Before the feature was removed, Facebook advertisers were able to specifically target people interested in topics including “Jew haters,” “how to burn Jews,” and “history of why Jews ruin the world,” ProPublica reported last week.
“There are times where content is surfaced on our platform that violates our standards,” Rob Leathern, product management director at Facebook, told the outlet.
“In this case, we’ve removed the associated targeting fields in question. We know we have more work to do, so we’re also building new guardrails in our product and review processes to prevent other issues like this from happening in the future,” he said.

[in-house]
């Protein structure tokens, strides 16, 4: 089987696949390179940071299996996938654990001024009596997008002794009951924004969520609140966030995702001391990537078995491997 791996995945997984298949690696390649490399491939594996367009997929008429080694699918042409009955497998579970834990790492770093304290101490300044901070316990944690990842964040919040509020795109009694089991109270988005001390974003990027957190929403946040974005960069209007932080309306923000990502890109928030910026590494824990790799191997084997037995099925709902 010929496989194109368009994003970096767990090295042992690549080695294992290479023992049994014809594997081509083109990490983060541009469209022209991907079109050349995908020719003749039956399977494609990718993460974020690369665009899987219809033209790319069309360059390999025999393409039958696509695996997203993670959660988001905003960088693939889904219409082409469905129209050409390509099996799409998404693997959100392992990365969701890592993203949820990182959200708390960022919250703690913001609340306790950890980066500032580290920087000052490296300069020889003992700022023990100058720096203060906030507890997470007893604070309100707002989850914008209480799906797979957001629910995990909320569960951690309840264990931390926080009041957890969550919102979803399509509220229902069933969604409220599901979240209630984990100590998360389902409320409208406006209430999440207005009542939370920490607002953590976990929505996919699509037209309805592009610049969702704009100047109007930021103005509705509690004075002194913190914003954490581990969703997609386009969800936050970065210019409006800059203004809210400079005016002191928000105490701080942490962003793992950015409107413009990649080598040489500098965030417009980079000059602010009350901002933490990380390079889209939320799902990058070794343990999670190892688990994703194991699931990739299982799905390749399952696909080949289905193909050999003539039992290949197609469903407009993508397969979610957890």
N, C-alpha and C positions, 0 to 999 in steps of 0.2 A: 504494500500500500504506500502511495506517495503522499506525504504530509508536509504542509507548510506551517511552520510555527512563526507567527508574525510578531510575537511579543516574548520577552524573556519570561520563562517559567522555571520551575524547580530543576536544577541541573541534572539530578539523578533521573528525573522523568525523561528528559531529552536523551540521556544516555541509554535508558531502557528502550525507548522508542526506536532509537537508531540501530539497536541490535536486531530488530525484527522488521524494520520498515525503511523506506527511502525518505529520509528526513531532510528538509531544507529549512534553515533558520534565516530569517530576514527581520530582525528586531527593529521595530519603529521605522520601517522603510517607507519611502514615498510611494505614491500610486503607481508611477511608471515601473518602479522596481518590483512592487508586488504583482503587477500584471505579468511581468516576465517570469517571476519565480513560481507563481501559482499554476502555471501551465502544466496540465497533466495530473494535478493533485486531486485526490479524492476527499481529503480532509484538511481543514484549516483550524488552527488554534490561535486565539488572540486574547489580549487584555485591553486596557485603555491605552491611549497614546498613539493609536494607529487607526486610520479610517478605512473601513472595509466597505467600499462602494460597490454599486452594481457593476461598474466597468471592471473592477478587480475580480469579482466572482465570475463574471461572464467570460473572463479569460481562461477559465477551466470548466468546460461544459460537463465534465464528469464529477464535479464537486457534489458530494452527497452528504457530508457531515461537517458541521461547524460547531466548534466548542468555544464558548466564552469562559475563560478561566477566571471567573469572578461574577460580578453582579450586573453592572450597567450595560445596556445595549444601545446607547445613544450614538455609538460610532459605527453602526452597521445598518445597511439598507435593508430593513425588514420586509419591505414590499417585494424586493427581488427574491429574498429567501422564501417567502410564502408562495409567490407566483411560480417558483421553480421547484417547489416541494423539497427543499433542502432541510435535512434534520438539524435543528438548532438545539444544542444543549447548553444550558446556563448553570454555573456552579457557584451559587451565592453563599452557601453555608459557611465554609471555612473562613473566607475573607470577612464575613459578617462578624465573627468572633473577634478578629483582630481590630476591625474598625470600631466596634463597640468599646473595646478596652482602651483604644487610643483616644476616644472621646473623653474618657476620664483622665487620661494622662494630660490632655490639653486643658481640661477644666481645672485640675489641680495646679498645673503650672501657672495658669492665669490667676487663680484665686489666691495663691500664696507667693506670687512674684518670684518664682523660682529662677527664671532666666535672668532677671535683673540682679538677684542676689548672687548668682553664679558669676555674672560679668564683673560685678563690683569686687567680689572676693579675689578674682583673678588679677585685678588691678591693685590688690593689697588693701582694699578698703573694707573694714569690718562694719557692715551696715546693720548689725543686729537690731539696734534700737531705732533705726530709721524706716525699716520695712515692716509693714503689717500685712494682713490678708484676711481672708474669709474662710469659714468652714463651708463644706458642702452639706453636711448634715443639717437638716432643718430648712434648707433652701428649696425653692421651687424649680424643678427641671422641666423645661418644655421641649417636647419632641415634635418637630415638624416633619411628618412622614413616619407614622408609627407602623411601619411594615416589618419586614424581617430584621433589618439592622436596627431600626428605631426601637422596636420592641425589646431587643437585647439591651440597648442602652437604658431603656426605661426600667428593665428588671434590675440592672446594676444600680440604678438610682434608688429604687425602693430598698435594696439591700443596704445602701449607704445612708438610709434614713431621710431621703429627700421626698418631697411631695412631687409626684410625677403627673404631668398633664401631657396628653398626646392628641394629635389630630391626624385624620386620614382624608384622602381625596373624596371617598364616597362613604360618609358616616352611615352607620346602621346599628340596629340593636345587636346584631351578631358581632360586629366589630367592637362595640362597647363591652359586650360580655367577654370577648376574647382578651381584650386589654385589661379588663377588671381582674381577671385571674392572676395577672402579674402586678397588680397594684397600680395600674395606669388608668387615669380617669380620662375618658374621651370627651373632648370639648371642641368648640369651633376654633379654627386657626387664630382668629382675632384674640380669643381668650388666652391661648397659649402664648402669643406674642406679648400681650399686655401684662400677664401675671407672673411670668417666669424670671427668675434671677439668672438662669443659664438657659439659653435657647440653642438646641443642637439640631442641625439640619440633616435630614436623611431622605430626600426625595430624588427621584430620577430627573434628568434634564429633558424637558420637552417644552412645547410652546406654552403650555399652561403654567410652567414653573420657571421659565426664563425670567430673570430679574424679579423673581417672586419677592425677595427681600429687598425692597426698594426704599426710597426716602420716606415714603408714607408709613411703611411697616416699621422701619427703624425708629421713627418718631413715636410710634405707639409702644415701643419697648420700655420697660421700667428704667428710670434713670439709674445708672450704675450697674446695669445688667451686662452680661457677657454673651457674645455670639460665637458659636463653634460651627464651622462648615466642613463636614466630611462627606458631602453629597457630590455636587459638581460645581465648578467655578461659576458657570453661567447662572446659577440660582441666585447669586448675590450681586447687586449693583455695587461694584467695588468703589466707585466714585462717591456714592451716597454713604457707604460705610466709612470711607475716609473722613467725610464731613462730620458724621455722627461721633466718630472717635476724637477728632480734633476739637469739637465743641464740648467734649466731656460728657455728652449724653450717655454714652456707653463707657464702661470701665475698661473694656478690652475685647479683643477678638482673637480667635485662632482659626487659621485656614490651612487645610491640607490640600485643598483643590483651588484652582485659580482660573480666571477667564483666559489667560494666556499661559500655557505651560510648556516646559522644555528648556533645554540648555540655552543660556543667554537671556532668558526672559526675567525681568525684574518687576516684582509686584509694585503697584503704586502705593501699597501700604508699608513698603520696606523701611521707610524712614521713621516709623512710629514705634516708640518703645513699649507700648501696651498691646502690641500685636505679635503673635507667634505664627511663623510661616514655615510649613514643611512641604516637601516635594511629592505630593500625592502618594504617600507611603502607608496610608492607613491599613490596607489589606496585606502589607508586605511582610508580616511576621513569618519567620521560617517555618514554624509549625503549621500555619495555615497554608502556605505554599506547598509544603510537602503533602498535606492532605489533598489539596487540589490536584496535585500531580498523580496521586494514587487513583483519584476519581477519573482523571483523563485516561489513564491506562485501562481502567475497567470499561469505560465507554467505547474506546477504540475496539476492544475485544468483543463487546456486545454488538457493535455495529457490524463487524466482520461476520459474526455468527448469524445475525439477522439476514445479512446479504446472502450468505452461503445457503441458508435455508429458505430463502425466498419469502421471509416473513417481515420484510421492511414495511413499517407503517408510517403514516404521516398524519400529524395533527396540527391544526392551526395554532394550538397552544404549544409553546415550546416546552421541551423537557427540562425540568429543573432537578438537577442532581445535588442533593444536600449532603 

Following the controversy over Facebook’s anti-Semitic advertising features, the company’s founder Mark Zuckerberg posted photos Friday on his personal Facebook page showing his family celebrating Shabbat in their private Palo Alto home.
The post included photos of freshly baked challah bread, lit Shabbat candles and Zuckerberg holding his daughter, Max, while she drank from a silver Kiddush cup, which Zuckerberg wrote “has been in our family for almost 100 years.”